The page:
Discover the latest in Census Bureau data releases, reports, and events.
The Census Bureau's Director writes on how we measure America's people, places and economy.
Find interesting and quirky statistics regarding national celebrations and major events.
Listen to audio files on fun facts, historical figures, and celebrations of the month.
Find media toolkits, advisories, and all the latest Census news.
See what's coming up in releases and reports.
Contact: Public Information Office
Across the country, 47.3 million people lived in a different house a year earlier and 17.3 million of them lived in a different county within the U.S., according to information the U.S. Census Bureau released today on migration. This translates to an average of about 130,000 people moving every day.
Seven of the top 10 flows of movers were among counties in the Los Angeles and Riverside-San Bernardino, Calif., metropolitan areas. An estimated 44,020 people -- or an average of about 121 per day -- moved from Los Angeles County to San Bernardino County, Calif., which is the largest number of people moving from one county to another in the nation. The rest of the top 10 flows of movers were people moving among counties in the Miami, Phoenix, Detroit and Chicago metro areas.
These findings were released in a series of County-to-County Migration Flow Tables, which come from data collected by the American Community Survey between 2006 and 2010. In the survey, household members were asked where they lived a year ago and responses were combined into a weighted average for the period. The tables give added information on current county of residence, the county of residence one year ago and the estimated number of movers between the counties. Additional tables provide the same information broken down by selected characteristics: age, sex, race or Hispanic origin.
New Census Flows Mapper
To help users understand and interact with these statistics, the Census Bureau has developed an online mapping tool called Census Flows Mapper. This application allows users to select a county in the U.S. and view the outbound, inbound and net migration flows for that county. Additionally, users can choose flows based on characteristics such as age, sex, race or Hispanic origin.
The application also allows users to download data, zoom in and out on the map to an area of interest, view additional statistics of the selected county and save their map as a PDF file.
Other County-Level Highlights
The largest yearly county-to-county flows originated from Los Angeles County. (Table 1) The characteristics of those movers, however, are different depending on where they moved. About half (48.9 percent) of those moving to Orange County were between the ages of 18 and 34, compared with 35.7 percent moving to San Bernardino County. San Bernardino had a higher percentage of movers under 18 than Orange County (30.2 percent vs. 19.2 percent).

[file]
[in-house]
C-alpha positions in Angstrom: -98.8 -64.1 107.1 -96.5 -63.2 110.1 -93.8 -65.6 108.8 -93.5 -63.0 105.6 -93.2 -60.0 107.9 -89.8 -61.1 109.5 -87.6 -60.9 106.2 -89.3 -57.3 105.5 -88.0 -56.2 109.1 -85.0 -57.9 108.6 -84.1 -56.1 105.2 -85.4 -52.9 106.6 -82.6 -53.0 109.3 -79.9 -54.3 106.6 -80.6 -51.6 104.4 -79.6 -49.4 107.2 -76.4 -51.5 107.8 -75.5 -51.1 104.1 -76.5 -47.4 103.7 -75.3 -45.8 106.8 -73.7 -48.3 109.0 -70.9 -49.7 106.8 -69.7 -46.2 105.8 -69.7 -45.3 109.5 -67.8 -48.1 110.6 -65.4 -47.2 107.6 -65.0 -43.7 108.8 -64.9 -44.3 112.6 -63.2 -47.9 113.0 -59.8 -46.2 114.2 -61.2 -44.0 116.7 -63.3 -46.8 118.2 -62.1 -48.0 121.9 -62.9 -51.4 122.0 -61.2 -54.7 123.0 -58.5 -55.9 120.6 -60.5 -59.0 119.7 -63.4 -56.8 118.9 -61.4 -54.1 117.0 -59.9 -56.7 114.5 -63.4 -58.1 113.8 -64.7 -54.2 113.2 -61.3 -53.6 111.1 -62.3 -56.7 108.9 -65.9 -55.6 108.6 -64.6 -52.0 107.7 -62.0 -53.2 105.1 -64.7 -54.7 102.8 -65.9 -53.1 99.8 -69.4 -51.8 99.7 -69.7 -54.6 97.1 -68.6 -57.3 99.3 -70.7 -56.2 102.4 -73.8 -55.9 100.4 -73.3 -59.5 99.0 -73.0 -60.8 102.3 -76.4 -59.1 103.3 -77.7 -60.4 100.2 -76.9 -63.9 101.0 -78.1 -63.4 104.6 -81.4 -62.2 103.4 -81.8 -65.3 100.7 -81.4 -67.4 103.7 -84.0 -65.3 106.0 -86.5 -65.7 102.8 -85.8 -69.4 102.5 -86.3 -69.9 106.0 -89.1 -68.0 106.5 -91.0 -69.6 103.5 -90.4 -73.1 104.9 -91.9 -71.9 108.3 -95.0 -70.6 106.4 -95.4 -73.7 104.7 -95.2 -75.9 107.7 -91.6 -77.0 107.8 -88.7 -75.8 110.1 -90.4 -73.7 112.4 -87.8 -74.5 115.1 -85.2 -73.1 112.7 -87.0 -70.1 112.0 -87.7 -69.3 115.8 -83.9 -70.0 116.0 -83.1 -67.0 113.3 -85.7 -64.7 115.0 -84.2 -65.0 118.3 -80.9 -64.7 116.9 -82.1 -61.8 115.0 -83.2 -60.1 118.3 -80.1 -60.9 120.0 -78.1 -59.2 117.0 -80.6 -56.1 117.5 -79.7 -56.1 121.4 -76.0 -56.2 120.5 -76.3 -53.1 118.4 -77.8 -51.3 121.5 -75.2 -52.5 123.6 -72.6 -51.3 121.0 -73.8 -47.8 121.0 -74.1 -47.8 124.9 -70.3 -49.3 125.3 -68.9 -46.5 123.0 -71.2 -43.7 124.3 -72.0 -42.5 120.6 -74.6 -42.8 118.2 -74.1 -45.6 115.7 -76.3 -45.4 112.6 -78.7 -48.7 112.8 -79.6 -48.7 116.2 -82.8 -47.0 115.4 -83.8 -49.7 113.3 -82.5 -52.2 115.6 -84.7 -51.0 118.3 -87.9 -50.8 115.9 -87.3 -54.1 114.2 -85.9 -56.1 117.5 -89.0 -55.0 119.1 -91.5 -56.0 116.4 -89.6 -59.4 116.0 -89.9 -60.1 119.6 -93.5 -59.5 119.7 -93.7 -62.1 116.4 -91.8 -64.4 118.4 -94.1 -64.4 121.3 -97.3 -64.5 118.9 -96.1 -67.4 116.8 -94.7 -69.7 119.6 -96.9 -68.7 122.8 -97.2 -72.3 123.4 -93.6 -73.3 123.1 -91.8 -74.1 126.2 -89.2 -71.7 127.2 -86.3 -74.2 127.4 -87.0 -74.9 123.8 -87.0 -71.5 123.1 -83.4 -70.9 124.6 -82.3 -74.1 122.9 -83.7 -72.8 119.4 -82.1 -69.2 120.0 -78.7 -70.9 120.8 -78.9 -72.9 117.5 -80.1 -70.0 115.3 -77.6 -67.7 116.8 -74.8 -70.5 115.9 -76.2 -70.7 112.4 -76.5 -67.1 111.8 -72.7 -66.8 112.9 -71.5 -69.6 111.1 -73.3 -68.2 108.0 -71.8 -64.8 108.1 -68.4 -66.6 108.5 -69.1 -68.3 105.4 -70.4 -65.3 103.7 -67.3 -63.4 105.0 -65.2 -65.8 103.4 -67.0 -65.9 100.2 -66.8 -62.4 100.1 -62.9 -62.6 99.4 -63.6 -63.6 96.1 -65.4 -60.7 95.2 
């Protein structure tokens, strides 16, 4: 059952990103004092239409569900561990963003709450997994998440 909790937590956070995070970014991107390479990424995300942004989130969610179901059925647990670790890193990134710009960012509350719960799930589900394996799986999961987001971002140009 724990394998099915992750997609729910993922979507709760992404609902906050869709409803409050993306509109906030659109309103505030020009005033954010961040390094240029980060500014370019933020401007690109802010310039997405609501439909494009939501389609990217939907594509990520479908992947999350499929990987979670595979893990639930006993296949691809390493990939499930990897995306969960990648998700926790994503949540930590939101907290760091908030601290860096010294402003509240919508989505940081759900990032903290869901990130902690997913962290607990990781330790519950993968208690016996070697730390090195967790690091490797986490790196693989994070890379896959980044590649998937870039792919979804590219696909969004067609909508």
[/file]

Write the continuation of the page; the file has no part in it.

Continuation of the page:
In terms of race, a similar percentage of whites moved to either San Bernardino County or Orange County from Los Angeles County, while a higher percentage of movers to San Bernardino County rather than Orange County were black (15.0 percent vs. 4.1 percent). Conversely, a higher percentage of movers to Orange County than San Bernardino County were Asian (26.1 percent vs. 9.2 percent). Whites, blacks and Asians include Hispanics in their percentages.
Hispanics made up 58.1 percent of the population moving from Los Angeles County to San Bernardino County, and 30.8 percent moving to Orange County.
Besides the county-to-county flow tables, there are also tables that contain flows for minor civil divisions for Connecticut, Maine, Massachusetts, Michigan, Minnesota, New Hampshire, New Jersey, New York, Pennsylvania, Rhode Island, Vermont and Wisconsin.
About the American Community Survey
The American Community Survey provides a wide range of important statistics about people and housing for every community across the nation. The results are used by everyone from town and city planners to retailers and homebuilders. The survey is the only source of local estimates for most of the 40 topics it covers, such as education, occupation, language, ancestry and housing costs for even the smallest communities. Ever since Thomas Jefferson directed the first census in 1790, the census has collected detailed characteristics about our nation's people. Questions about jobs and the economy were added 20 years later under James Madison, who said such information would allow Congress to "adapt the public measures to the particular circumstances of the community," and over the decades allow America "an opportunity of marking the progress of the society."